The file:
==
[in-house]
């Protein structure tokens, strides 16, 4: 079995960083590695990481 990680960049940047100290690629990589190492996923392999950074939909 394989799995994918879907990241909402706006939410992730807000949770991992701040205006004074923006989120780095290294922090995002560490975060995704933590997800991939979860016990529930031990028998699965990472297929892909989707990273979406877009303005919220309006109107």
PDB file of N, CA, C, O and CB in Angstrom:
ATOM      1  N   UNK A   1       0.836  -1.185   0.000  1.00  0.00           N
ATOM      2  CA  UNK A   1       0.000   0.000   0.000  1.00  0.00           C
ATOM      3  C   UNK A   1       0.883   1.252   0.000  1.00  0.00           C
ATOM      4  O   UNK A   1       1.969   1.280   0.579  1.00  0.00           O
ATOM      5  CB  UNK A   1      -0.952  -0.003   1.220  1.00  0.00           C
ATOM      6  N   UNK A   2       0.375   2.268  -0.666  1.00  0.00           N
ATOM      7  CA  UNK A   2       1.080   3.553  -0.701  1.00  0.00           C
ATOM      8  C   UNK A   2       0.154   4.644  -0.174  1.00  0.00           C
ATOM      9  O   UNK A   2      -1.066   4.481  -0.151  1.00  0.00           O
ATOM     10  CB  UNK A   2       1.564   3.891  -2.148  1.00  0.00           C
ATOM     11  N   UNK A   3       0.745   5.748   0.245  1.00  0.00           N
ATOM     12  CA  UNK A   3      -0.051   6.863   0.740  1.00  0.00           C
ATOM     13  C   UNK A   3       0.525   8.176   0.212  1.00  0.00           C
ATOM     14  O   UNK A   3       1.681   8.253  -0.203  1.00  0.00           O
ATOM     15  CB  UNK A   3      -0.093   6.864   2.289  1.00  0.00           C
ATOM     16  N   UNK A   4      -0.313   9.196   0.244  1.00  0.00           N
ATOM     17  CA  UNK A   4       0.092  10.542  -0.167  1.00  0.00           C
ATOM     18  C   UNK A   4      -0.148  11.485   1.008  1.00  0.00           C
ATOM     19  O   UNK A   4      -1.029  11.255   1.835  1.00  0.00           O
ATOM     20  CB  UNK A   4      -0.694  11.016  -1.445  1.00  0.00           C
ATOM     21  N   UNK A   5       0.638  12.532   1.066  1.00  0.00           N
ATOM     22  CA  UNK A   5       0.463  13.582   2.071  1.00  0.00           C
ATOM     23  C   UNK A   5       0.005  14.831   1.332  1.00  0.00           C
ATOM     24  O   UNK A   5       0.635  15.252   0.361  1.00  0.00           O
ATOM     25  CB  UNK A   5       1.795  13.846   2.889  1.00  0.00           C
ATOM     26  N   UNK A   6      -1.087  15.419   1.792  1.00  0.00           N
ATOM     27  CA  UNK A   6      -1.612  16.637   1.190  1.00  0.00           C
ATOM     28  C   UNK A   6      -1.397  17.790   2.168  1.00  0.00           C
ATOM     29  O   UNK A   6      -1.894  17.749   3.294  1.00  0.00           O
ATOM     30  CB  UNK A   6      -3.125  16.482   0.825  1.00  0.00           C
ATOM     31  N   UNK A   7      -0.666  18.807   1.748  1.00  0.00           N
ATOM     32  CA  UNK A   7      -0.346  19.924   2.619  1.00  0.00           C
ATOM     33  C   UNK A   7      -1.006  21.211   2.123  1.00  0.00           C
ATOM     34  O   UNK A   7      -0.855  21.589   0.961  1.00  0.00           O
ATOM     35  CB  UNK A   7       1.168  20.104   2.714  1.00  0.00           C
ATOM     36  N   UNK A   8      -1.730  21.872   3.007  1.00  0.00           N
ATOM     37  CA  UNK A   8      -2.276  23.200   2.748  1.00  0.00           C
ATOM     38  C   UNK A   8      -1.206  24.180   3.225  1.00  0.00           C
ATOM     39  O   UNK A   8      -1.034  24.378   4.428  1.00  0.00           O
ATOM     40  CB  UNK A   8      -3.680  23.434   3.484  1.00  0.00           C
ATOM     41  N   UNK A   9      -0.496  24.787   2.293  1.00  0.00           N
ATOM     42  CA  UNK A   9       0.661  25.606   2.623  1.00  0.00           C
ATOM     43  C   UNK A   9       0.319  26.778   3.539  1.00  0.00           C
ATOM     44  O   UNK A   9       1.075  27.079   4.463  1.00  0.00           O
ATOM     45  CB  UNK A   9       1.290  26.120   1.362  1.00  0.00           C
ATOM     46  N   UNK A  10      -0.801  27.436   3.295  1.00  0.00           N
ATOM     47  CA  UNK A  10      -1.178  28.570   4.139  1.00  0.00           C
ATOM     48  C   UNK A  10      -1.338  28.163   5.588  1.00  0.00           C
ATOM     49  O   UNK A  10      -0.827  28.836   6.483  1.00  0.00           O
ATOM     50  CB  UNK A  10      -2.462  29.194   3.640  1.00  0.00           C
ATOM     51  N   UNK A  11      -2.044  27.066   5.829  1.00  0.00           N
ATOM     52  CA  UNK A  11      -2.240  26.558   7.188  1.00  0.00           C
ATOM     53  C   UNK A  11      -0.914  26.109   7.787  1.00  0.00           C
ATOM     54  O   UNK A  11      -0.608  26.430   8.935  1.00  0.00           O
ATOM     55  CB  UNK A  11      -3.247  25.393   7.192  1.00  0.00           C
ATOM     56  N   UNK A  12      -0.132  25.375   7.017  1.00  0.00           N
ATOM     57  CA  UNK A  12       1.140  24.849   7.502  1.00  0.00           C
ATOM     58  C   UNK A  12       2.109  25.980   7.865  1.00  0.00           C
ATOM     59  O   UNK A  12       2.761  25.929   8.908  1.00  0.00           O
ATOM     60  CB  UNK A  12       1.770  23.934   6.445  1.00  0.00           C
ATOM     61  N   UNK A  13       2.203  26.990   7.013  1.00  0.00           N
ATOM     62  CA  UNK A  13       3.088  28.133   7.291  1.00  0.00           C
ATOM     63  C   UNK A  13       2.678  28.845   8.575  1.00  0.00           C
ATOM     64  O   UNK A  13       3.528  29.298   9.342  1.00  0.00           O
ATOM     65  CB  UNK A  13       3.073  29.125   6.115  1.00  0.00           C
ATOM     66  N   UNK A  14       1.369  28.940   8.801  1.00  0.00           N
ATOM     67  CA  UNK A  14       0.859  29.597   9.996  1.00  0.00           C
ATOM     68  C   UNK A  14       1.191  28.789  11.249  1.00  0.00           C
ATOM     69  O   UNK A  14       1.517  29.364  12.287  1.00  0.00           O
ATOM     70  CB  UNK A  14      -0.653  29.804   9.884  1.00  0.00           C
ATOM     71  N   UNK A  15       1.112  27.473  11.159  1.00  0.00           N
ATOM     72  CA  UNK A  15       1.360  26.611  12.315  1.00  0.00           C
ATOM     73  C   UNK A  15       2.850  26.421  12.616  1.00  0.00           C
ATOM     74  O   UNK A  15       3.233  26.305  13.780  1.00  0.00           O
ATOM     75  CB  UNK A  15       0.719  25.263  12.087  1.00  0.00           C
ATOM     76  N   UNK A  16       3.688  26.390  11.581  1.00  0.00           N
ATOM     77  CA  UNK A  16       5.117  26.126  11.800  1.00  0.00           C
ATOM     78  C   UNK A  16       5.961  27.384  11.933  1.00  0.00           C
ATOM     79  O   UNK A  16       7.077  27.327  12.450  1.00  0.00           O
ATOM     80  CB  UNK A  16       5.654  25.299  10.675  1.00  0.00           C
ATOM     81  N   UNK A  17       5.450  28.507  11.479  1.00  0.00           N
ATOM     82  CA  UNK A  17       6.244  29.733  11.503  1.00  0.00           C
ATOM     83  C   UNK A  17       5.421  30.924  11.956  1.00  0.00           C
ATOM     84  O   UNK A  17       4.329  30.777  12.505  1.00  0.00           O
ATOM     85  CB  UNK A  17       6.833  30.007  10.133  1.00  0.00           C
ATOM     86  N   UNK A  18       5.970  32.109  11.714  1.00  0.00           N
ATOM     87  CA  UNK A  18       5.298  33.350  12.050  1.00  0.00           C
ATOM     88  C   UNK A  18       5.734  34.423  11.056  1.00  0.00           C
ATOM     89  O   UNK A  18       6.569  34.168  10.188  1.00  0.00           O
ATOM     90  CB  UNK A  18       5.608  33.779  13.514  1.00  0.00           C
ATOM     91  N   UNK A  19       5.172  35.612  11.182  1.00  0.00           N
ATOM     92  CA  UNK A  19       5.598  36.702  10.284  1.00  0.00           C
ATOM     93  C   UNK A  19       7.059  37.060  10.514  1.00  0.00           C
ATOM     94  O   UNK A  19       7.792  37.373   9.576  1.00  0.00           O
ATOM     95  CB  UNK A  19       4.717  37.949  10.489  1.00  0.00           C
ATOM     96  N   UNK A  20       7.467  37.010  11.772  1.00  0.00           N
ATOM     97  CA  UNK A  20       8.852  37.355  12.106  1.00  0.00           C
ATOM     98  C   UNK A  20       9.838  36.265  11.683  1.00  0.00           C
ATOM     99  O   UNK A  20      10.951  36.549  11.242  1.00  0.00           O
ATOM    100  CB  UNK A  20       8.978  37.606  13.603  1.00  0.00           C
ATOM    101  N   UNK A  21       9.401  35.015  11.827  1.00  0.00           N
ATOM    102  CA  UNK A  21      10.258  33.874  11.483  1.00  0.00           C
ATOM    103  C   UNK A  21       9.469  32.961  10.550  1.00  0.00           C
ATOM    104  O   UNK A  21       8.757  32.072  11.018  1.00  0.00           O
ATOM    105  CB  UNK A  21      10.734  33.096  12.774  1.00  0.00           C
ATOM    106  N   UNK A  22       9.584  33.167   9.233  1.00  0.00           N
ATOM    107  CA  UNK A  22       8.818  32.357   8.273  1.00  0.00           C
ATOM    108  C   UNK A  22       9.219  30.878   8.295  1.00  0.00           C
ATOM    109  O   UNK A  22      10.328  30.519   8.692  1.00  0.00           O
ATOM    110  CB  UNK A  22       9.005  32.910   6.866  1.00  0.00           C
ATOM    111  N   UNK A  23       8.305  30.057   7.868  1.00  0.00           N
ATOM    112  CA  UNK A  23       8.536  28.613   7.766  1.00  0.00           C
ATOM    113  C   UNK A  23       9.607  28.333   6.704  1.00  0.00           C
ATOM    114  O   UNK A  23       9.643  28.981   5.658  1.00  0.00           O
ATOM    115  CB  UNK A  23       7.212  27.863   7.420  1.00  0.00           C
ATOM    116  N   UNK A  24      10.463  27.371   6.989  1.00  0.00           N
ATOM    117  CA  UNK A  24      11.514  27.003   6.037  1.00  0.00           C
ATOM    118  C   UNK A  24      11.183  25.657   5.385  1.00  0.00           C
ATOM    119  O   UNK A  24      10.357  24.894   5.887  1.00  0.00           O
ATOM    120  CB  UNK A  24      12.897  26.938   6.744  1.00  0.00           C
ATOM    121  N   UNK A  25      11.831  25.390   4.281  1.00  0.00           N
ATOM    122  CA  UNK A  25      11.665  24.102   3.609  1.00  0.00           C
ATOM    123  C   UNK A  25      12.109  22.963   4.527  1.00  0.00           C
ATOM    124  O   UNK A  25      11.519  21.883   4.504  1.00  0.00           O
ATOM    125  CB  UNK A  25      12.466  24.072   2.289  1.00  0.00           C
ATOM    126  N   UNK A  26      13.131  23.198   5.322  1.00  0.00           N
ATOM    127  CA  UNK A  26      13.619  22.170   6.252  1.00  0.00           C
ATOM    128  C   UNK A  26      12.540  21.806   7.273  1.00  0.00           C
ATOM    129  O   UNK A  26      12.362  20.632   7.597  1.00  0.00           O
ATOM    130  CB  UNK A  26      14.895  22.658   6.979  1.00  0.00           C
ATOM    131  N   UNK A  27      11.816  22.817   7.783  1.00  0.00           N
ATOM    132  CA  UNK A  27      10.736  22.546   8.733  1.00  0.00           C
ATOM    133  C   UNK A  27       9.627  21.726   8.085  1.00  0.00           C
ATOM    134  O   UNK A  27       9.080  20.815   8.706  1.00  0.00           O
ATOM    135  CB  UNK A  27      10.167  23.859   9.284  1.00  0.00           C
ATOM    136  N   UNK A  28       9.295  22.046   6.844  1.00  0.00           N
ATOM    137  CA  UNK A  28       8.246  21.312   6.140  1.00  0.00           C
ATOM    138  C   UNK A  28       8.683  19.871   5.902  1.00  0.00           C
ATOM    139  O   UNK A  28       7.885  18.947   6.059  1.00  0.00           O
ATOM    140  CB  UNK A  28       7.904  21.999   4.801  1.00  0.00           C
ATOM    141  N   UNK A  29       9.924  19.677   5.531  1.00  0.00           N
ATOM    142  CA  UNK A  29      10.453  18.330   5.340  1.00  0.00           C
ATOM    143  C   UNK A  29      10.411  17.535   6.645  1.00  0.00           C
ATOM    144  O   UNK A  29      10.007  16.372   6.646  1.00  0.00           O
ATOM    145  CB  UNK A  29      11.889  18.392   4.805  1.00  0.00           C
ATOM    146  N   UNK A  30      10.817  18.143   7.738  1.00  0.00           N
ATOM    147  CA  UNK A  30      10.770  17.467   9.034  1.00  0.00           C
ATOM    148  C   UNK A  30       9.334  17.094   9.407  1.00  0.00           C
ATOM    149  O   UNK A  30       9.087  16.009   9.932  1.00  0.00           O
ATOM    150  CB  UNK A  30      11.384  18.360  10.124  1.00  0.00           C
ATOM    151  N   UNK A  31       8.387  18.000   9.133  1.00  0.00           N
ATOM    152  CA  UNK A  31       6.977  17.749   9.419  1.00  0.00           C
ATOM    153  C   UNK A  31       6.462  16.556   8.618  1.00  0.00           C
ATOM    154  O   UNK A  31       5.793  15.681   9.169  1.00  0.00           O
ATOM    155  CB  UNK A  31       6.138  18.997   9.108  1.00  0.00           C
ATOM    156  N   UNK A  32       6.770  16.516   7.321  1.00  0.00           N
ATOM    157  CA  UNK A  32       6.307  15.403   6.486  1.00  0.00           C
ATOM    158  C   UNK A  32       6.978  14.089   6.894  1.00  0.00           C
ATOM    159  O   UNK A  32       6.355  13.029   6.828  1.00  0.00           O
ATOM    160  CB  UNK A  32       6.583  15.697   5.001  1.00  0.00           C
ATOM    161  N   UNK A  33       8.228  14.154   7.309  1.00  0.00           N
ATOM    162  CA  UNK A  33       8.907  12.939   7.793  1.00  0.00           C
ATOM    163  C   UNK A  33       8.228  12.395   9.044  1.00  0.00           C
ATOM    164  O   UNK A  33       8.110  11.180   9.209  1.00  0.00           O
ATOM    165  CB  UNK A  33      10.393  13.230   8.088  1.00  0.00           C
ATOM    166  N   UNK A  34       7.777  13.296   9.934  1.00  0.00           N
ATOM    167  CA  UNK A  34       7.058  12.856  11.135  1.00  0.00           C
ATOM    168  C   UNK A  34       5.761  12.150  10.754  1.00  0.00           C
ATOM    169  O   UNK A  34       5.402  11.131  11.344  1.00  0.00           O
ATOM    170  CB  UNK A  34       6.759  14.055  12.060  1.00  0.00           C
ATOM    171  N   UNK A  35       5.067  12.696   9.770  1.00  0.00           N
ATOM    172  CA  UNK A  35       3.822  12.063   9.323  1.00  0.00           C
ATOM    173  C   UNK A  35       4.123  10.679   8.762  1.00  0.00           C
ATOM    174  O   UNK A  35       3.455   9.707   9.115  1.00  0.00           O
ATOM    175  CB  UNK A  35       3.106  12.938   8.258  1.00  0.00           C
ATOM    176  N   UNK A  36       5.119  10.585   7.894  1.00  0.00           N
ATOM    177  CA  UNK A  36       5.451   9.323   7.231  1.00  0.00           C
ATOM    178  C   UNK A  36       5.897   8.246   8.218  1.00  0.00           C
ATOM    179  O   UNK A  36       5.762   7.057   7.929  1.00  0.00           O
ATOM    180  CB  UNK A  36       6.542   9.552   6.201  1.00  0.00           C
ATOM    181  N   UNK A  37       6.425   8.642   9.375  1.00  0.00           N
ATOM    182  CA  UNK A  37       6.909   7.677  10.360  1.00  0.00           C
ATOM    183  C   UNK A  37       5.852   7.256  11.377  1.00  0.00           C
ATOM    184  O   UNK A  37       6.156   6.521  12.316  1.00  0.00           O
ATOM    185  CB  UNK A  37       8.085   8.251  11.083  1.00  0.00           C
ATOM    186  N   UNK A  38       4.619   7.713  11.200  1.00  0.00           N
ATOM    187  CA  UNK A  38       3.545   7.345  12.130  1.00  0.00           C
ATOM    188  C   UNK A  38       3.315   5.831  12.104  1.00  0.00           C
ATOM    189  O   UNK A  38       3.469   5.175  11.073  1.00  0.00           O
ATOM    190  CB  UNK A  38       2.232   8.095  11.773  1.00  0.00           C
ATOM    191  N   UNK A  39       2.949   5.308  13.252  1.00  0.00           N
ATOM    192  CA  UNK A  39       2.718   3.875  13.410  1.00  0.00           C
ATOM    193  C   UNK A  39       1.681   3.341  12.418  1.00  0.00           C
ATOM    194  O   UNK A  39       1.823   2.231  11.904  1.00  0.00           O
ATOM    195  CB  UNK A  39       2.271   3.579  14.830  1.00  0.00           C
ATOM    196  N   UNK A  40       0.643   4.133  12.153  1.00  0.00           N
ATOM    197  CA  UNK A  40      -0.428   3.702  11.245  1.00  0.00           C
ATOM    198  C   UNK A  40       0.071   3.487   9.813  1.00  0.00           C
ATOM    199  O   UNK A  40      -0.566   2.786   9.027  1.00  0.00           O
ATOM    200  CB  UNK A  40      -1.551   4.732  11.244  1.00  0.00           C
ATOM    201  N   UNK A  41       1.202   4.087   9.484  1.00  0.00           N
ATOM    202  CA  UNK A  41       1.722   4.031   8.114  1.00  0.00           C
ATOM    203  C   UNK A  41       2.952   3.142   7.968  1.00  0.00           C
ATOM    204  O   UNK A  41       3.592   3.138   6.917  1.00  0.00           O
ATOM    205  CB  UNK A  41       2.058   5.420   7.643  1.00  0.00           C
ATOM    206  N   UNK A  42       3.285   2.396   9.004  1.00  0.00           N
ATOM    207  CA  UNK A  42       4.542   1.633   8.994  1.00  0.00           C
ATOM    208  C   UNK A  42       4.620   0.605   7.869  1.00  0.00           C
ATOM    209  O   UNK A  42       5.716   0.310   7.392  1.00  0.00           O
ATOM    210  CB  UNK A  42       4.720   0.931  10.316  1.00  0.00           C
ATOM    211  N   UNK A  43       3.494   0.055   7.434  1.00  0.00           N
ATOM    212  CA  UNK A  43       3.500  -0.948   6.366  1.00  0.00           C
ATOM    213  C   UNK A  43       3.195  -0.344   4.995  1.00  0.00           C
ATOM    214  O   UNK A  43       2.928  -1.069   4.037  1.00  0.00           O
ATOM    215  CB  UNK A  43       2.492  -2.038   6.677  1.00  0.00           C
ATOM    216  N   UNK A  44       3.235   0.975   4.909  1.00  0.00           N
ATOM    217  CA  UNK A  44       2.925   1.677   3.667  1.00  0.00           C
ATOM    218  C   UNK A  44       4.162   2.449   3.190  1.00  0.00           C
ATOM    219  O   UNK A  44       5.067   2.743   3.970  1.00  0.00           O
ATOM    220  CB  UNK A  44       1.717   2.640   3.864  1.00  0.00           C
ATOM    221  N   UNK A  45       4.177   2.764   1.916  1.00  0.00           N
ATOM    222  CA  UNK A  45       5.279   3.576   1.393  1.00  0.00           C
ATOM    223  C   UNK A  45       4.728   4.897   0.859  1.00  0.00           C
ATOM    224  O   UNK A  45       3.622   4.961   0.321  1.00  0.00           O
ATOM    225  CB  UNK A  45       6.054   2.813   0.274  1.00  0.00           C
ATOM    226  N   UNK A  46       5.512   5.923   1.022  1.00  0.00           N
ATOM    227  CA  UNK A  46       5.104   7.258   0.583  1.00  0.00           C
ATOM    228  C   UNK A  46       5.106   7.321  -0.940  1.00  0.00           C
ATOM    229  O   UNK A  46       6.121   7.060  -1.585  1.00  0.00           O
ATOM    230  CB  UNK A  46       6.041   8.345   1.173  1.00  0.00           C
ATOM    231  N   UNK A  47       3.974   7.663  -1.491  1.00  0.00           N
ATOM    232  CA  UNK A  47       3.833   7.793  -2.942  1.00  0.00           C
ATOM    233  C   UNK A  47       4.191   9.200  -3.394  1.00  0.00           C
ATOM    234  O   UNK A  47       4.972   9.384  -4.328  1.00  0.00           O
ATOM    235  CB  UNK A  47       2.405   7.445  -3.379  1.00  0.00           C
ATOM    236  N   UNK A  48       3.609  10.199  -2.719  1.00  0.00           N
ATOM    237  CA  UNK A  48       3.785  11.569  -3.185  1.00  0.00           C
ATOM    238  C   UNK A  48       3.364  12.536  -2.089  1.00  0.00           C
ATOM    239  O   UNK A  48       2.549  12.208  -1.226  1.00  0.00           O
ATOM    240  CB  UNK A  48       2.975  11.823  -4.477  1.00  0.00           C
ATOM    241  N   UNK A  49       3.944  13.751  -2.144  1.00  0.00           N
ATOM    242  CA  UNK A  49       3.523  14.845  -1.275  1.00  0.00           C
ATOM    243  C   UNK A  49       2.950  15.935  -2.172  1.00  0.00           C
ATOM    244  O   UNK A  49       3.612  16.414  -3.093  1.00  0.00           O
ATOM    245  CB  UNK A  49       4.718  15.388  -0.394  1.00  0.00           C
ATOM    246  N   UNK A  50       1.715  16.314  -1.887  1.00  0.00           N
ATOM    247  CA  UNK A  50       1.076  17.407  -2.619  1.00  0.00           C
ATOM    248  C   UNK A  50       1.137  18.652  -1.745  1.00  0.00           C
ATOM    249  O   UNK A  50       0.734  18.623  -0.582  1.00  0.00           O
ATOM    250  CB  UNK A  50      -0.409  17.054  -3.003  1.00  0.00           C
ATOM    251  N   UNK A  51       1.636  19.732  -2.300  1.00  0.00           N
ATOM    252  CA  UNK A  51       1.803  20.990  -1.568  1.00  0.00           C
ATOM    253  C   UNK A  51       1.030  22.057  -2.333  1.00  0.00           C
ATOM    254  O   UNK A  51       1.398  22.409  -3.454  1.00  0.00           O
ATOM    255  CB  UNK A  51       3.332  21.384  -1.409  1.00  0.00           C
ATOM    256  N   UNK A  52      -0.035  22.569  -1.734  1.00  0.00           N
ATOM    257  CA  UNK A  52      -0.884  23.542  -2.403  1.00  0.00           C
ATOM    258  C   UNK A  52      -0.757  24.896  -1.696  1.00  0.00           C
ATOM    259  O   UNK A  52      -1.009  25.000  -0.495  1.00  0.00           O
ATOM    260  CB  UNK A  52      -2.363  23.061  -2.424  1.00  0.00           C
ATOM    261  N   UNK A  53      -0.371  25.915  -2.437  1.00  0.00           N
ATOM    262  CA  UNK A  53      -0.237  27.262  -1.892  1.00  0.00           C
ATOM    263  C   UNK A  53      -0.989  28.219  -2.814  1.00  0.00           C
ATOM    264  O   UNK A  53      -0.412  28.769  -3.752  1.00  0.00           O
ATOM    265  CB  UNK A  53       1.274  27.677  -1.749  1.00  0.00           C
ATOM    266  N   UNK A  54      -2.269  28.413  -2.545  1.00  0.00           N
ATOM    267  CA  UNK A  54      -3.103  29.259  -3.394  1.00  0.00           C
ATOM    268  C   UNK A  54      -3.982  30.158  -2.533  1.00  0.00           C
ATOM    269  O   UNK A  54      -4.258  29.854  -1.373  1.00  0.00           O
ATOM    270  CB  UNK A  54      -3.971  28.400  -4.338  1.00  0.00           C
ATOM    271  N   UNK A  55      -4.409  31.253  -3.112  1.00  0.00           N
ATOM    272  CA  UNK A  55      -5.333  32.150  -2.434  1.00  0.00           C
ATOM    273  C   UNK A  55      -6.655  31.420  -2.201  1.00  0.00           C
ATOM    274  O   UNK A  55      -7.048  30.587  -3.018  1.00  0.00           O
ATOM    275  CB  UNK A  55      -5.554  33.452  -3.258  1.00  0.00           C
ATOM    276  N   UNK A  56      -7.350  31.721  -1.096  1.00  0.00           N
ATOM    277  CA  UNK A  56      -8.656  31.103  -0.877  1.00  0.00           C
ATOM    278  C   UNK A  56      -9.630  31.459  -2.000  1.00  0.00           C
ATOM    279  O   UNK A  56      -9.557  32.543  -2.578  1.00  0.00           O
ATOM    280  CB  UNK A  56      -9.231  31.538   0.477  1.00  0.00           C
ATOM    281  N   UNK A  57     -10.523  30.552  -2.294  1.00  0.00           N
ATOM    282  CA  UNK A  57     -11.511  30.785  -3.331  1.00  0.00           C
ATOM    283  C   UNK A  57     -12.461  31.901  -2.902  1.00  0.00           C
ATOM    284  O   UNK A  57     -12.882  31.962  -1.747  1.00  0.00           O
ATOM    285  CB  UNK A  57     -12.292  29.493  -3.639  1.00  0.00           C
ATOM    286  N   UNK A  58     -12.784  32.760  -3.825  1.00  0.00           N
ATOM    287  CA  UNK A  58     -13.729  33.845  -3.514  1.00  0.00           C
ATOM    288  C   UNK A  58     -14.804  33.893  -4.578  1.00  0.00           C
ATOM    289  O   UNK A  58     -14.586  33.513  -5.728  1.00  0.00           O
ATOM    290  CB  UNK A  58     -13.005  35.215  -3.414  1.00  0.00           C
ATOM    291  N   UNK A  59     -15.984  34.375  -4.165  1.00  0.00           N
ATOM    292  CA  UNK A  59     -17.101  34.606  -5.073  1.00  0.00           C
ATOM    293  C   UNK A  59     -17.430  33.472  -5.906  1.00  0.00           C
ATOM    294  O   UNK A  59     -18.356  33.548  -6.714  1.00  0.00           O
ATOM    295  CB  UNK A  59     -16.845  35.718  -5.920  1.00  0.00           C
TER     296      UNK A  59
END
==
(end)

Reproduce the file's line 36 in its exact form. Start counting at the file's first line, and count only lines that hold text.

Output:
ATOM     33  C   UNK A   7      -1.006  21.211   2.123  1.00  0.00           C